TALLAHASSEE, Fla. â€” Gov. Rick Scott and the Legislature violated the state constitution when they enacted a law requiring Florida teachers, police officers, state workers and other public employees to contribute 3 percent of their pay toward their pensions, a judge ruled Tuesday in a decision that could cost the state $2 billion.
Scott said he will appeal Circuit Judge Jackie Fulford’s ruling. She wrote in her 11-page opinion that a budget crisis is no excuse for violating public employees’ collective bargaining, property and contract rights, which are guaranteed under the Florida Constitution.
“To find otherwise would mean that a contract with our state government has no meaning and that the citizens of our state can place no trust in the work of our Legislature,” the Tallahassee-based judge wrote.
An ultimate decision against the contribution requirement would blow holes of about $1 billion each in state budgets for the current fiscal year and the next one, which starts July 1, but House Speaker Dean Cannon said Fulford’s decision would have no immediate effect.
“The ruling of a trial court judge is the first and not the final step,” the Winter Park Republican said in a statement.
The case likely will wind up before the Florida Supreme Court.
“This is an example of a judge wanting to write the law,” Scott said Tuesday night. “We all know this is constitutional; there’s no question about it. I don’t understand the ruling. It doesn’t make any sense to me. We’ll appeal it and I’m sure it’ll be held constitutional.”
As chief executive of the state, “I don’t get to write the laws, the Legislature (does),” Scott added. “The judiciary is not supposed to be writing laws. That is wrong.”
Scott said earlier in a statement, “The Court’s decision nullifies the will of the people and leaves Florida as one of the only states in the country in which public employees contribute nothing towards their retirement, leaving working Floridians with 100 percent of the tab.”
Several individual public employees and their unions challenged the law, including the Florida Education Association, which represents teachers and other school workers across the state.
“We once again find out that the Florida Legislature and the governor have overstepped their bounds by avoiding the constitution,” said FEA President Andy Ford. “They just don’t have respect for the law.”
At Scott’s urging, the Legislature passed the law last year as a cost-cutting measure. It allowed the state and local governments to reduce their contributions to the Florida Retirement System. That’s because Florida’s plan is rated as one of the nation’s strongest and does not currently need additional funding.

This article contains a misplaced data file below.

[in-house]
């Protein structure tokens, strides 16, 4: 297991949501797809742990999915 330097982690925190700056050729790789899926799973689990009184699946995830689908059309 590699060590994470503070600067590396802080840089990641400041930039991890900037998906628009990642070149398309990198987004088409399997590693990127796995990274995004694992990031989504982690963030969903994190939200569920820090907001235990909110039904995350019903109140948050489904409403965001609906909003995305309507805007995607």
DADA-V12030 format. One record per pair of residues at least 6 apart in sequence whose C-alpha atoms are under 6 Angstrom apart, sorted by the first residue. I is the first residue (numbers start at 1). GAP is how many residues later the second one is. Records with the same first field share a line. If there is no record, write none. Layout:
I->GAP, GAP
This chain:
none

The law affects 560,000 public employees including all those at the state and county levels and some city workers.
Circuit Judge Jackie Fulford announced her ruling Tuesday in Tallahassee .
Scott initially asked for a 5 percent employee contribution. The Republican governor said it would be only fair because private sector workers and public employees in most other states contribute to their retirement plans.
Public employees and their unions called the contribution an “income tax” and said it amounts to a 3 percent pay cut after they’ve gone years without raises.
Lawyers for the state argued the Legislature has the authority to require the employee contributions under its constitutional budgeting powers, but Fulford disagreed. She noted employees have a constitutional right to collectively bargain over the terms and conditions of their employment, but no such negotiations were conducted in this case.
“The power over appropriations does not allow the Legislature to excuse negotiation,” Fulford wrote. “Otherwise, the fundamental right to collectively bargain in Florida’s constitution would be meaningless.”
Fulford also cited prior Florida Supreme Court opinions and a 1974 law that declared pension benefits to be a contract right.
Senate President Mike Haridopolos, R-Merritt Island, blasted the ruling, saying the former prosecutor, who was appointed to the bench in 2009 by then-Gov. Charlie Crist, “has proven once again that she is an activist judge who has no problem overstepping her authority and overruling the decisions of the state’s elected representatives.”
Fulford, who last year struck down a budget provision that would have privatized nearly 30 prison facilities in South Florida, anticipated such criticism.
“At the onset let me state clearly, the role of the judiciary is to interpret the law before it; not to make new law,” she wrote. “This court cannot set aside its constitutional obligations because a budget crisis exists in the state of Florida. To do so would be in direct contravention of this court’s oath to follow the law.”
Plaintiffs’ attorney Ron Meyer defended Fulford against the judicial activism accusation.
“Judicial activism is when a court ignores the law,” Meyer said. “The law in this case is well settled.”
Meyer said the state has enough money in reserve to pay back the employees and hoped the state would not appeal.
“This was a gamble that the governor and the Legislature made last year,” Meyer said. “They gambled taxpayers’ money that they could balance the budget on the backs of the hardworking public employees of this state. And they lost that bet.”
Associated Press writers Brendan Farrington and James L. Rosica contributed to this report.